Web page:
Category Archives: Life

It Curls and Swirls

Tendrils of cigarette smoke
swirl up to my bunk
curl in the air
it stunk

So I’d twirl the crank
open the tiny window
breathe fresh air
through the dusty
musty screen
it stunk

But not as bad
as Old Gold
bare butt smoke

_________________________-

I missed the first Quadrille Monday of the year at dVerse Poets Pub because we were travelling and I didn’t have time. But I read the prompt and the idea of a short poem using the word “curl” has been swirling in my mind ever since. I decided I’d catch up with Open Link Night

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Pick a Bridge

They call it Bridge City
and if you don’t know
how to get to one of the twelve bridges
(not counting the two in Oregon City)
that you need to take
to get where you’re going
you’re gonna get lost

And don’t try to follow GPS
’cause it’ll tell you to take
either of two lanes to get onto
the Ross Island Bridge
when only the right lane will do

You just better know
how to get there
if you want to bridge the gap
between where you are now
and where you want to be

Bridge City

_______________________________

For the prompt over at dVerse Poets Pub today Lillian is calling for bridge poems. I wasn’t going to write anything, but Bridge City just wouldn’t get out of my head.

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The Saving Grace of Jello

I don’t really know what cancer is, but mom’s in the hospital having surgery because she has it. I think that’s what Aunt Barb had and she died. I hope mom doesn’t die, too.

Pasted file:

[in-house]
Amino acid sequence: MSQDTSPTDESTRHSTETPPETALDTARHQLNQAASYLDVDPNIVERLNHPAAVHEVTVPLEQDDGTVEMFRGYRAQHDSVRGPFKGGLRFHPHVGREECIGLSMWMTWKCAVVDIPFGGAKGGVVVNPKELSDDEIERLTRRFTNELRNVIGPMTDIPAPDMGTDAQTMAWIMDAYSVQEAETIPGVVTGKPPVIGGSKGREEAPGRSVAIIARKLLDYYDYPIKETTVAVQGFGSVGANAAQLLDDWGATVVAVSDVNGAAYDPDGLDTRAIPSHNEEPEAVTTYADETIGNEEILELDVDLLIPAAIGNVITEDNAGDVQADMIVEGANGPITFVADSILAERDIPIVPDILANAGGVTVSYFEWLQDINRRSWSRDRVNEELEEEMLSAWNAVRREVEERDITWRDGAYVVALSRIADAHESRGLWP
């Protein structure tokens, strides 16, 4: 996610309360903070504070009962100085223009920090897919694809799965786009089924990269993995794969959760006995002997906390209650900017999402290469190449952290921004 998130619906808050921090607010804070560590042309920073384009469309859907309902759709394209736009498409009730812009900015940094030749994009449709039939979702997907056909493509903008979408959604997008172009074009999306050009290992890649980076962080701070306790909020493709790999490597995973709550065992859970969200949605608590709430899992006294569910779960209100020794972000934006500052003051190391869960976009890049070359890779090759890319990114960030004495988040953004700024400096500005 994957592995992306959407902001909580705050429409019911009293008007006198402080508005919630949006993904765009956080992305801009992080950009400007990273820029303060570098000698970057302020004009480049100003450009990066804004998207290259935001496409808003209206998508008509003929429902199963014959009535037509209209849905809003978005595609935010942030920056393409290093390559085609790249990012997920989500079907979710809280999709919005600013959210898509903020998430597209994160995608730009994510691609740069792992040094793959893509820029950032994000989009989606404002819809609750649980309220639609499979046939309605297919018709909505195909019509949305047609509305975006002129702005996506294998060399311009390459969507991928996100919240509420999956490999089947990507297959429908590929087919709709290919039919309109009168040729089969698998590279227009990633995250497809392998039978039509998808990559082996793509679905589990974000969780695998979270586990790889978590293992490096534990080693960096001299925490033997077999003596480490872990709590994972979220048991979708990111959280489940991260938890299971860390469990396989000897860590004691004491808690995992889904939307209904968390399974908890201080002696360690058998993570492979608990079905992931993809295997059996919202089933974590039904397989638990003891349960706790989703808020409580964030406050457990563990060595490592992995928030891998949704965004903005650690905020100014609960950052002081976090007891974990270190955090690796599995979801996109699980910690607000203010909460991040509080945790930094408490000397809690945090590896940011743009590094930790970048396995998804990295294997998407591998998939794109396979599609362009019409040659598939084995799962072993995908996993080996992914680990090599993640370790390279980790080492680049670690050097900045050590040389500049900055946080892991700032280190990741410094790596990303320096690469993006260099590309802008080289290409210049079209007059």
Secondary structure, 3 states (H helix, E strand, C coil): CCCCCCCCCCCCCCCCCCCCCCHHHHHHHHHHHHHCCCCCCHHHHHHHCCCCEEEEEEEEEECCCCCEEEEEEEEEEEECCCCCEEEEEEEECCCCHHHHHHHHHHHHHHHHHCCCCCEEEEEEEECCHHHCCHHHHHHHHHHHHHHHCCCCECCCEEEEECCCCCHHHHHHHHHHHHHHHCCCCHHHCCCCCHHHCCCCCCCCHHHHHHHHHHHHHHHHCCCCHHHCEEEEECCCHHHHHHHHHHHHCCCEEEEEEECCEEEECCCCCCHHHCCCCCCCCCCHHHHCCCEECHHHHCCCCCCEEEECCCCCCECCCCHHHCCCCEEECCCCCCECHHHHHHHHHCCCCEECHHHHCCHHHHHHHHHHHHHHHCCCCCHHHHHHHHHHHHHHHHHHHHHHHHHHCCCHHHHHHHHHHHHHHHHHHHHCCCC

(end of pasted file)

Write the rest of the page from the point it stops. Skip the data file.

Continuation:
We’re visiting her today. She might be ready to come home, but I’m not sure. I hope so. She’s in a nice private hospital. Her room is almost homey with wood trim and soft lighting, not sterile like a typical hospital room. She’s sitting up in bed, propped up with pillows behind her. Her noon meal sits half eaten on the portable tray; she was always a slow eater, but this hospital food seems to have caused her to pick even more than usual. I climb up on the bed next to her and eye what’s left. “Can I have your Jello?” I ask. A half smile crosses her lips as she reckons I can help her clean her plate. “I have to eat it all before I can go home,” she says.

I wasn’t there the last time she went into the hospital. That time it was colon cancer. No one called to tell me she’d been admitted again or how bad it was, so I wasn’t there to eat her Jello. Maybe if I had been she could have come home again.

Rays of summer sun
Overshadowed by dark pall
Cancer beckons death

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It’s Haibun Monday at dVerse Poets Pub and guest host Lady Nyo is calling for haibuns involving a childhood memory. If it was May or August, I might have conjured up a happy memory to share. But it’s January and I’m missing my mom so this is what I’ve got for today.

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Messy Presents

We want our presents in pretty paper
All wrapped up in a shiny neat bow
We want our faith to be the same
So our doubts and struggles never show

Yet the greatest gifts aren’t neat and tidy
Like the manger birth steeped in blood
A child born like any other babe
With the addition of dirty stable mud

And Christ’s willing sacrifice on the cross
After flogging caused welts and spit adorned
The bleeding brow of the King of kings
Ringed by crowds who mocked and scorned

Each trial and loss we face in life
Can draw us closer to the God we need
If we don’t bury the doubts that rise
But seek the gift each death has freed

Open the messy presents He gives
To find healing for all of life’s woes
Remember when you grieve the most
The Babe born to die for you knows

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Her Hideous Scar

Once I saw her without her shirt or bra
revealing the scar where her surgeon
first took her diseased breast then
sloppily gathered excess skin in a
quick running stitch of sutures